This site became the new on June 19th. Learn more.
Show more Menu IMPORTANT: Listing of a study on this site does not reflect endorsement by the National Institutes of Health. Talk with a trusted healthcare professional before volunteering for a study. Read more... Menu IMPORTANT: Talk with a trusted healthcare professional before volunteering for a study. Read more... Menu
Give us feedback

Delayed Nausea and Vomiting in Patients With Colorectal Cancer Receiving Oxaliplatin

This study has been completed.
Information provided by (Responsible Party):
Beth Israel Medical Center Identifier:
First received: August 6, 2008
Last updated: October 5, 2015
Last verified: October 2015

RATIONALE: Learning how often patients experience nausea and vomiting after receiving anti-vomiting medicine and chemotherapy for colorectal cancer may help doctors plan better treatment and improve patients' quality of life.

PURPOSE: This clinical trial is studying delayed nausea and vomiting in patients with colorectal cancer receiving standard anti-vomiting medicine during the first course of chemotherapy.

Colorectal Cancer Nausea Vomiting

Study Type: Observational
Study Design: Observational Model: Case-Only
Time Perspective: Prospective
Official Title: Prevalence of Delayed Nausea and Vomiting in Patients Being Treated With Oxaliplatin-based Regimens (mFOLFOX6 or FOLFOX7) for Colorectal Cancer

Resource links provided by NLM:

Further study details as provided by Beth Israel Medical Center:

Primary Outcome Measures:
  • Percentages of Participants by Gender Who Reported Nausea During the First Week of Chemotherapy [ Time Frame: Week 1 of FOLFOX chemotherapy ]
  • Impact of Nausea and Vomiting on the Patient's Quality of Life as Measured by the Functional Living Index - Emesis Scale at 5-7 Days [ Time Frame: Week 1 ]
    Scale describing impact of nausea and vomiting on quality of life on a seven-point Likert Scale with higher score indicating worse quality of life.

  • Number of Participants by History of Nausea Who Reported Nausea During the First Week of Chemotherapy [ Time Frame: week 1 ]
    Number of participants with factors associated with increased frequency of nausea in the first cycle of chemotherapy, including history of motion sickness, history of pregnancy-related morning sickness, history of prior chemotherapy, and history of nausea associated with prior chemotherapy

Enrollment: 64
Study Start Date: June 2005
Study Completion Date: December 2008
Primary Completion Date: November 2008 (Final data collection date for primary outcome measure)
Detailed Description:


  • To assess the prevalence of delayed nausea and vomiting in patients with colorectal cancer receiving standard anti-emetic medications during the first course of an oxaliplatin-based chemotherapy regimen (mFOLFOX6 or FOLFOX7).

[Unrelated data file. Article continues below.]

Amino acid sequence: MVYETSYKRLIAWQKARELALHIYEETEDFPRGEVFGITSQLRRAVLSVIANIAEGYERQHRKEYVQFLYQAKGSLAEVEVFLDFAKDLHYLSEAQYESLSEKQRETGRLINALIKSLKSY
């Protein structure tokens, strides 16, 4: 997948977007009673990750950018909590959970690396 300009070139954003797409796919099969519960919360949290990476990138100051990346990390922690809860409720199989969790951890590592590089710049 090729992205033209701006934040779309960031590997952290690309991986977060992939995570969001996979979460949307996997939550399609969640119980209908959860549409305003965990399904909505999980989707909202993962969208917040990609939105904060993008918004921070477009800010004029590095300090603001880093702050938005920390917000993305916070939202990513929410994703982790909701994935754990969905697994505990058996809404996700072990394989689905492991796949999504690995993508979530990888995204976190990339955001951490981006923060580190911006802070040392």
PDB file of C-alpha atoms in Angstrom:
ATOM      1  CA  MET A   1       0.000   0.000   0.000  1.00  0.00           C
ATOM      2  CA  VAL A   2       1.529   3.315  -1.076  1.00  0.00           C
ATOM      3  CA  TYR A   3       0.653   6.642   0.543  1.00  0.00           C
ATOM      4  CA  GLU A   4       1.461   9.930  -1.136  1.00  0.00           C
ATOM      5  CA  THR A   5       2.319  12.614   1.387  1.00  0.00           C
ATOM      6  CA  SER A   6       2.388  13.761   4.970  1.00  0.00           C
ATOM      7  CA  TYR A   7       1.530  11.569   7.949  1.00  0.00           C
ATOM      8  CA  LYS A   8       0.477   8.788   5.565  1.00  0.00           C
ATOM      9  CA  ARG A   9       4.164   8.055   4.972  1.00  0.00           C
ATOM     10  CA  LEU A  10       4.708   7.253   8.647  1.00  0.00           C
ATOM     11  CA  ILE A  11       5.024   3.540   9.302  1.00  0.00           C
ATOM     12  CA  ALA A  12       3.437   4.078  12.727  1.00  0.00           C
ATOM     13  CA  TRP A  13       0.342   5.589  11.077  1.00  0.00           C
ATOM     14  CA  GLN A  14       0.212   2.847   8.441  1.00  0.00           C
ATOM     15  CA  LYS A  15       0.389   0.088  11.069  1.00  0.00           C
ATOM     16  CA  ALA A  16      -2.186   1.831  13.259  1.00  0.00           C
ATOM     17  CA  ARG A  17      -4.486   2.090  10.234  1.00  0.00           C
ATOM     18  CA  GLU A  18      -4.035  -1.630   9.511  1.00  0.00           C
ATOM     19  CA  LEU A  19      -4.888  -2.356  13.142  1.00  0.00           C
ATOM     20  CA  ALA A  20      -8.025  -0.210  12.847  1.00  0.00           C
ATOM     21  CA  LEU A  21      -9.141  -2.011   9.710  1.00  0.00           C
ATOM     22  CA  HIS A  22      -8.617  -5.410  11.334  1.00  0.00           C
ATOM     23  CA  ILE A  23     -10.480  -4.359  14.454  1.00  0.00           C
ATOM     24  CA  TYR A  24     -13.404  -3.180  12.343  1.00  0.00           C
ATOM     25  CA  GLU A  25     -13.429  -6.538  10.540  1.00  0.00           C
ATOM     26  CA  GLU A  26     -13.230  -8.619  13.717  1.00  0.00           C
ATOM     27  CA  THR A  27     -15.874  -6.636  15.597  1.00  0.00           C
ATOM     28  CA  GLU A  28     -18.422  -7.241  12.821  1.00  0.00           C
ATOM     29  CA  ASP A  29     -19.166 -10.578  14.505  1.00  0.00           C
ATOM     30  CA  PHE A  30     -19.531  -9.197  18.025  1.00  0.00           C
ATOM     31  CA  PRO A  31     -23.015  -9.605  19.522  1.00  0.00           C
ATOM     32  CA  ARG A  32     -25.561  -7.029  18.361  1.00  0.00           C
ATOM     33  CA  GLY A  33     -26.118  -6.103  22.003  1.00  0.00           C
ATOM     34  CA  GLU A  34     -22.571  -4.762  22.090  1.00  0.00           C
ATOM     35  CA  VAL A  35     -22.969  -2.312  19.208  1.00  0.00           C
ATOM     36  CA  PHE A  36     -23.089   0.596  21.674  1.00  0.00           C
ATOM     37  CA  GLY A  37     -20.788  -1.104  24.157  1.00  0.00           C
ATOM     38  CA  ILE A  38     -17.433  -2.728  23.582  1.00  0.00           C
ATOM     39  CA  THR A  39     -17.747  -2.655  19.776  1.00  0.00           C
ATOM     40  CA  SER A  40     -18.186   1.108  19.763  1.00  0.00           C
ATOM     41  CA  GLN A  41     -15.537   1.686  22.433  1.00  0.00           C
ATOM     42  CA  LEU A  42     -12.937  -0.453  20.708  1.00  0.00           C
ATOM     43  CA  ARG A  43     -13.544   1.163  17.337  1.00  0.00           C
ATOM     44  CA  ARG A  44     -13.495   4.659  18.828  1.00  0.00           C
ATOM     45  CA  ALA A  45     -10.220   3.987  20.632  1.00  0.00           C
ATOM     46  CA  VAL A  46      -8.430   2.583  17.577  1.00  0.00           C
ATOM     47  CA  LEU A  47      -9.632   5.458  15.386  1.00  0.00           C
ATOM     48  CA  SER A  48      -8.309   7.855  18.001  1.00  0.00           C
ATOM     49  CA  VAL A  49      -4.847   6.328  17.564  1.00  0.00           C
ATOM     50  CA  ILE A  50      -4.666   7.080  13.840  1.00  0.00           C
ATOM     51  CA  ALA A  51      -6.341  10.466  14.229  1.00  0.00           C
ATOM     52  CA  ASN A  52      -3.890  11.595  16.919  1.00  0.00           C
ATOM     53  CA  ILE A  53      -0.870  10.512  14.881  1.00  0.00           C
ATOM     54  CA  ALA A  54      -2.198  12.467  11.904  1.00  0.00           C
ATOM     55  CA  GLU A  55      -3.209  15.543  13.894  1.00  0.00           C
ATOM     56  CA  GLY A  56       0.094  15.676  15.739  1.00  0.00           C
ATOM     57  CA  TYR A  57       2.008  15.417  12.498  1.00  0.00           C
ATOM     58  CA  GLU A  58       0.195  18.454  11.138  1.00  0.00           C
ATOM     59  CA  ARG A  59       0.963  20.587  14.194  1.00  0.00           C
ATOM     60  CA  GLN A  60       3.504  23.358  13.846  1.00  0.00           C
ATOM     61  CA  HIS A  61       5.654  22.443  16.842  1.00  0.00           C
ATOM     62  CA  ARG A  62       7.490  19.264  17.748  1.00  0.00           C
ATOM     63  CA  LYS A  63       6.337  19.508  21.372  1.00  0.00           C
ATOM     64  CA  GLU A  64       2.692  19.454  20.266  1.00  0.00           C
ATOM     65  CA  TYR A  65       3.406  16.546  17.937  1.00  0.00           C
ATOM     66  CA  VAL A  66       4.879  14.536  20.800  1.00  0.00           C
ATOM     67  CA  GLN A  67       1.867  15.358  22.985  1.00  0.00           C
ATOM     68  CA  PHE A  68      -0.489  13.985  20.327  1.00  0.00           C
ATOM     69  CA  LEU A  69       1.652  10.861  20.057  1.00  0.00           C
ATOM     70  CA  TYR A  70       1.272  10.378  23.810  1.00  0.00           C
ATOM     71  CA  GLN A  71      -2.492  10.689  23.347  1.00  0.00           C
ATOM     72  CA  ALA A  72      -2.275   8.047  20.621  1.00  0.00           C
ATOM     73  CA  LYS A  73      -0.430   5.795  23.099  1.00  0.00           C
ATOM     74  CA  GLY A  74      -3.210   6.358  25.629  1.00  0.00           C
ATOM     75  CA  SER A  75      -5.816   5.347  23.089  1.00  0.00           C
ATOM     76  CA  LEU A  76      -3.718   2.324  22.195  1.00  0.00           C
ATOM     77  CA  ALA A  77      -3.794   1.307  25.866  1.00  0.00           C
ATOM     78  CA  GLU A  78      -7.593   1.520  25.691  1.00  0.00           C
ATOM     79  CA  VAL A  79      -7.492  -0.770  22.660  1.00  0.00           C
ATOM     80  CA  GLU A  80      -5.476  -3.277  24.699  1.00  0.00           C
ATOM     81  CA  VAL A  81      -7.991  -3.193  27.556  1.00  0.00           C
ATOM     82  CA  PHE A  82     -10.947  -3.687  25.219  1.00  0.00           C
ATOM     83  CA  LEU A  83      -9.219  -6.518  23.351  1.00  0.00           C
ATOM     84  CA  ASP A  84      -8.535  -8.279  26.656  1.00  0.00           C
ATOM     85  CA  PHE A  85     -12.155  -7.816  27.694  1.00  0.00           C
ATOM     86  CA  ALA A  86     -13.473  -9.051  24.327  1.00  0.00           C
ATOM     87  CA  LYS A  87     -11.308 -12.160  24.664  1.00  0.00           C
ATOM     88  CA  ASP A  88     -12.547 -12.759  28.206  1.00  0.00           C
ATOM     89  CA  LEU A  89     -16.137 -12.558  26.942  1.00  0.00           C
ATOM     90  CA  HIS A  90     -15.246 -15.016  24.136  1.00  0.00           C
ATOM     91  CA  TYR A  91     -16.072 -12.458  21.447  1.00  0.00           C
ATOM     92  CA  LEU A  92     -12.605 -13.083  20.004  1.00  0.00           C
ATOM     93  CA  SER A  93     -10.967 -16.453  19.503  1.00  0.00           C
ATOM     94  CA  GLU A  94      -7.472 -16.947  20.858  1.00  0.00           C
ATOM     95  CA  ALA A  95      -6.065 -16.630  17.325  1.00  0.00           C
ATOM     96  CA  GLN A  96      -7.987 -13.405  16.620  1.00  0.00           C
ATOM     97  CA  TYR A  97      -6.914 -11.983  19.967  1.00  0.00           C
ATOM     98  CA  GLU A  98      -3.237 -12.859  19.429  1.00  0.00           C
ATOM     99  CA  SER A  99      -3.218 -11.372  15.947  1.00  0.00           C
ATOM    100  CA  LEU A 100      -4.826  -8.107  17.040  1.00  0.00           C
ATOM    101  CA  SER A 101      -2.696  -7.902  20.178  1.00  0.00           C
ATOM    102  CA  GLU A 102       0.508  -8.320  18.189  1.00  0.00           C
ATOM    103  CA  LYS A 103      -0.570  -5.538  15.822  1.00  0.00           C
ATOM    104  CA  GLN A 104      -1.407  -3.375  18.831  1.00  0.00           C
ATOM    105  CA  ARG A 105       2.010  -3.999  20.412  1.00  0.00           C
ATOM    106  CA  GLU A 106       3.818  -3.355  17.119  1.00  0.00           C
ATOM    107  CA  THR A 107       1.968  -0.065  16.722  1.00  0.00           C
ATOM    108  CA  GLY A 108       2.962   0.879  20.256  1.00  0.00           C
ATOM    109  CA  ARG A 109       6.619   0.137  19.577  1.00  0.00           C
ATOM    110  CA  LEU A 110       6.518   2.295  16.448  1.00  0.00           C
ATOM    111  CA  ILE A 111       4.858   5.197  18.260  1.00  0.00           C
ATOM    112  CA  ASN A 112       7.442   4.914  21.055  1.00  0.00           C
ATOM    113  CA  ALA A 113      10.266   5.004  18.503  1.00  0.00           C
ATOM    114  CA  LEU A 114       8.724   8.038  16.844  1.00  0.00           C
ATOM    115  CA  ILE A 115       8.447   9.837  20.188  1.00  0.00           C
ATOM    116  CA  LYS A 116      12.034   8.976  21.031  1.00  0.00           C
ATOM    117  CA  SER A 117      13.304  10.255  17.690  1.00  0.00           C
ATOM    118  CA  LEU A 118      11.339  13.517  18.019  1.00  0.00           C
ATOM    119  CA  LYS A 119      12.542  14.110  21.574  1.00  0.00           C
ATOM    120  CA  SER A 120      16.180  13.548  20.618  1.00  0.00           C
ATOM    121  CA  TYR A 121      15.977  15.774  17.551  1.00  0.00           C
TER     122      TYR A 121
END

OUTLINE: This is a multicenter study.

Patients undergo collection of demographic, diagnostic, and treatment data at baseline. Patients complete the Functional Living Index-Emesis (FLIE) questionnaire at baseline prior to first chemotherapy infusion and at 5-7 days. Patients also fill out daily patient diaries about symptoms of nausea and vomiting, and use of medications to prevent these symptoms over days 1-5.


Ages Eligible for Study:   18 Years and older   (Adult, Senior)
Sexes Eligible for Study:   All
Accepts Healthy Volunteers:   No
Sampling Method:   Non-Probability Sample
Study Population
Patients receiveing chemotherapy including oxaliplatin at the ambulatory care center


  • Diagnosis of colorectal cancer
  • Currently receiving OR scheduled to receive the first course of either of the following chemotherapy regimens:

    • mFOLFOX6
    • FOLFOX7
  • No clinical or imaging evidence of brain metastasis


  • Able to maintain a diary and complete a standardized quality of life questionnaire in English


  • See Disease Characteristics
  • More than 90 days since prior aprepitant
  Contacts and Locations
Choosing to participate in a study is an important personal decision. Talk with your doctor and family members or friends about deciding to join a study. To learn more about this study, you or your doctor may contact the study research staff using the Contacts provided below. For general information, see Learn About Clinical Studies.

Please refer to this study by its identifier: NCT00729677

United States, New York
Beth Israel Medical Center - Philipps Ambulatory Care Center
New York, New York, United States, 10003
Sponsors and Collaborators
Beth Israel Medical Center
Principal Investigator: Stewart Barry Fleishman, MD Beth Israel Medical Center
  More Information

Responsible Party: Beth Israel Medical Center Identifier: NCT00729677     History of Changes
Other Study ID Numbers: 237-04
Study First Received: August 6, 2008
Results First Received: September 15, 2009
Last Updated: October 5, 2015

Keywords provided by Beth Israel Medical Center:
nausea and vomiting
colon cancer
rectal cancer

Additional relevant MeSH terms:
Colorectal Neoplasms
Intestinal Neoplasms
Gastrointestinal Neoplasms
Digestive System Neoplasms
Neoplasms by Site
Digestive System Diseases
Gastrointestinal Diseases
Colonic Diseases
Intestinal Diseases
Rectal Diseases
Signs and Symptoms, Digestive
Signs and Symptoms
Antineoplastic Agents processed this record on August 16, 2017